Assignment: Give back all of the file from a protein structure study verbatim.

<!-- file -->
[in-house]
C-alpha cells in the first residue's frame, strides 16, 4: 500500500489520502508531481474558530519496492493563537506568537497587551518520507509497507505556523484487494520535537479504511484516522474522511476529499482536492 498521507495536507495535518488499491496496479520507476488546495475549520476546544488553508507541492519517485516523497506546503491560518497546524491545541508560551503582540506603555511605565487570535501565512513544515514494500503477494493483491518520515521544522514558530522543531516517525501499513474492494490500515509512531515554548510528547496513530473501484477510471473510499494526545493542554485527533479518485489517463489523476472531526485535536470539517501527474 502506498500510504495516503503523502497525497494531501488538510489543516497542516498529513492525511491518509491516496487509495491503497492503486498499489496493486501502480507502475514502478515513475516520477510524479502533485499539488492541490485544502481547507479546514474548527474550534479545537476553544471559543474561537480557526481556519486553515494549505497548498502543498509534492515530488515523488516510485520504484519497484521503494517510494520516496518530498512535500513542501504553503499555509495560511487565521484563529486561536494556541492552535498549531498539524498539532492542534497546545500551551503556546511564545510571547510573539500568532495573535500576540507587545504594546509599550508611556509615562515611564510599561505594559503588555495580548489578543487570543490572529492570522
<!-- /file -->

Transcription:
[in-house]
C-alpha cells in the first residue's frame, strides 16, 4: 500500500489520502508531481474558530519496492493563537506568537497587551518520507509497507505556523484487494520535537479504511484516522474522511476529499482536492 498521507495536507495535518488499491496496479520507476488546495475549520476546544488553508507541492519517485516523497506546503491560518497546524491545541508560551503582540506603555511605565487570535501565512513544515514494500503477494493483491518520515521544522514558530522543531516517525501499513474492494490500515509512531515554548510528547496513530473501484477510471473510499494526545493542554485527533479518485489517463489523476472531526485535536470539517501527474 502506498500510504495516503503523502497525497494531501488538510489543516497542516498529513492525511491518509491516496487509495491503497492503486498499489496493486501502480507502475514502478515513475516520477510524479502533485499539488492541490485544502481547507479546514474548527474550534479545537476553544471559543474561537480557526481556519486553515494549505497548498502543498509534492515530488515523488516510485520504484519497484521503494517510494520516496518530498512535500513542501504553503499555509495560511487565521484563529486561536494556541492552535498549531498539524498539532492542534497546545500551551503556546511564545510571547510573539500568532495573535500576540507587545504594546509599550508611556509615562515611564510599561505594559503588555495580548489578543487570543490572529492570522